10 Qualities of a Professional Youth Pastor (6-10)
This is the second of two posts on being a professional youth pastor. I’ve engaged in this to help understanding of what a Good Youth Pastor is verses being the stereotypical youth pastor that gives us bad names. These are not in any particular order, but the result of a brain storm with several friends in ministry who all came up with very similar answers. For another youth pastor’s take on this check out Gman’s post.
This should be a given. Honesty is a must. Even if you flubbed something big time. Don’t make it worse by lying about it. If you deserve to get canned, you do… However if you own your mistake and make efforts to make it better it might help you grow stronger in ministry. Let your yes be yes and your no be no. Have integrity in all you do. The key for me is, if you are looking to get out of something for inconvenience sake, you probably are having an ethical issue. If something better comes along, suck it up. Sometimes you can work around things, but most of the time it weakens your stance in ministry.
Sets Appropriate Boundaries
Are you able to keep yourself from stumbling around in the emotional messes of teens, in the flings and hearts of your female students? Do you know where and when to meet students and where and when not to meet them? Do you know where and when to meet parents and not? Do you and your staff have rules set up so you all know what is good and bad. While not being Pharisaical about your rules, you need to realize that most people get caught in sin by dabbling in it, rather than jumping full bore in.
Additionally, do you know what you do and don’t do in and for your ministry. Can you give other people projects and tasks to do? Being able to say no helps you keep healthy. Helping others own ministry that they create minimizes the micromanagement that you will do for your ministry.
Loves on Students
You don’t always have to want to be around them. But when you are, does it energize you and enable you to pour into their lives with reckless abandon. Can you take the hours you have with them and pack them with sincerity, active listening and the Gospel? Love on your students, don’t view them as a job or a task or a chore.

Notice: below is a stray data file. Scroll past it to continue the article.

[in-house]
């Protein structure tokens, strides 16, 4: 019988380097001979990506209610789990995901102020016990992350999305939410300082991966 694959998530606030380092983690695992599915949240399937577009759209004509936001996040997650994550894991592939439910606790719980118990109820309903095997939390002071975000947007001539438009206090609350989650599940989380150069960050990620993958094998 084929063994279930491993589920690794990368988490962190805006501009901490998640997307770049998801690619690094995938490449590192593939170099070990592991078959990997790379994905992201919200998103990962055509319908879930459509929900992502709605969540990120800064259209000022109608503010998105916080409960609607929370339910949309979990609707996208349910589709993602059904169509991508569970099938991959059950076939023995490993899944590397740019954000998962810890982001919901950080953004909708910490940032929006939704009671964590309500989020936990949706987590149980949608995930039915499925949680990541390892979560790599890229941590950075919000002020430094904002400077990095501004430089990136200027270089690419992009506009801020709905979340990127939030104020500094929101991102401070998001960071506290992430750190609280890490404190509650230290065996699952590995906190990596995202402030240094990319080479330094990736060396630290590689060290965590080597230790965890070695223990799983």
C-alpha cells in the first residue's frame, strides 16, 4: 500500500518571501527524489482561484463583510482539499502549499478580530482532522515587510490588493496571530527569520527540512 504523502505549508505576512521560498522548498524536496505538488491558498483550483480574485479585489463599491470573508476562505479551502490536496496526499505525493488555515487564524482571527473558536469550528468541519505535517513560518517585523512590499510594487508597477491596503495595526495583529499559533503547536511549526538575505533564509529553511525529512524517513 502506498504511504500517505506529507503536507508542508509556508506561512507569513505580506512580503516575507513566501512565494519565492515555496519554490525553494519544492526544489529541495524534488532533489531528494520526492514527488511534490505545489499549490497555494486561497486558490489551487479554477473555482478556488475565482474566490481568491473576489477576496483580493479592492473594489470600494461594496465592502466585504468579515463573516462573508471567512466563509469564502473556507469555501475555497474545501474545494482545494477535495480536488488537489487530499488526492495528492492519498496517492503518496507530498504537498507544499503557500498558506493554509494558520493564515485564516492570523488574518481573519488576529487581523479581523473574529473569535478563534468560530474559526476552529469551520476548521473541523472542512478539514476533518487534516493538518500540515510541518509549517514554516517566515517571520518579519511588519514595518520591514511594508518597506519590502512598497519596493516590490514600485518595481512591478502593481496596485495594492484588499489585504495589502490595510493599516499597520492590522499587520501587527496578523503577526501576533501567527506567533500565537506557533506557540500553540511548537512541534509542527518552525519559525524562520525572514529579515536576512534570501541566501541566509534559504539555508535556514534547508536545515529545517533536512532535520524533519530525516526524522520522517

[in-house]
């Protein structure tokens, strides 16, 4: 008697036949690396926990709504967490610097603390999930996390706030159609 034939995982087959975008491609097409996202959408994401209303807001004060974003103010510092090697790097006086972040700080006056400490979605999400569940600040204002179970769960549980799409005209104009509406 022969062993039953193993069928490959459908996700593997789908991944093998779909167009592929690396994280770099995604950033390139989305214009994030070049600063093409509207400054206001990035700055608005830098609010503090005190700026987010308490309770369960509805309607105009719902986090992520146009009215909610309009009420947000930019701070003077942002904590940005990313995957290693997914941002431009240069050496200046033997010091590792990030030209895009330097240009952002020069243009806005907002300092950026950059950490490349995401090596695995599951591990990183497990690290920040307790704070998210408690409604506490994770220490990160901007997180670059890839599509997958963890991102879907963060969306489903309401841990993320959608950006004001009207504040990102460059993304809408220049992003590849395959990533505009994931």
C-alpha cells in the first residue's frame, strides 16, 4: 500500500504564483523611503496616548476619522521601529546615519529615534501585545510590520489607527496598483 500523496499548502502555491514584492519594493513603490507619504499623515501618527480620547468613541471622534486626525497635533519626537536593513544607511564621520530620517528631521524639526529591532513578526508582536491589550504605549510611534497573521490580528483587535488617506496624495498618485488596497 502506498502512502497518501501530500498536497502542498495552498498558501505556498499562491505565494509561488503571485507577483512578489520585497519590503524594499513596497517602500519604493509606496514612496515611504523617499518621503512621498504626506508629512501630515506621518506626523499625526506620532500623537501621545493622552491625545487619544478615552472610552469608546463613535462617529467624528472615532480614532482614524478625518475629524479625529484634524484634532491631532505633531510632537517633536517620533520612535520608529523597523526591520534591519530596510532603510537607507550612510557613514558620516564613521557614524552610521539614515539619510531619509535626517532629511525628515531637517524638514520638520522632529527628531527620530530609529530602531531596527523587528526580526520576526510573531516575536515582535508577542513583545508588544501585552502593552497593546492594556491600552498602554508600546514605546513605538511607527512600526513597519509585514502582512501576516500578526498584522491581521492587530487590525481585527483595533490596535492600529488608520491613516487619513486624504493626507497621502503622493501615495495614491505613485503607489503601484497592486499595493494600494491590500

Keeps Cool in Crisis
Stuff happens in ministry. Stuff happens in life. When crisis’ occur you need to have your head on your shoulder. You need to be in charge, and actually more authoritarian than you would normally be otherwise. Do you have a crisis plan? do you have people you will put in charge of different groups of kids in case something happens? Do you have more than one list with your teens names so you can do a NAME COUNT (rather than counting heads). I’ve heard of way too many news stories lately of youth pastors or caregivers losing their own lives because they jump to a hasty conclusion of what needs to be done and perish in a crisis where all could have avoided or walked away from.
Is Mentored and Mentors
Being a professional requires being mentored. Plugging into a network or a single mentor who can challenge you spiritually, advise you ministerially and advance your understanding of ministry is the key to being a youth pastor for more than 2-3 years (the time it takes to burn your bag of tricks). A professional youth pastor also mentors others. Building into another in ministry helps you stay sharp, it builds the kingdom mindset and keeps you from being the lone ranger youth minister.
BONUS: Sets Appropriate Priorities.
Josh Griffin wrote a good post about priorities here. I don’t want to elaborate on those points, however I will add that making priorities also deals with your vision, keeping your vision in front of your team and evaluating everything you do against your vision. You can easily get caught in the busywork of life. However, looking at your day/week and making sure you keep your vision in mind will help you set priorities in your schedule and keep on task. Otherwise you will end up chasing squirrels.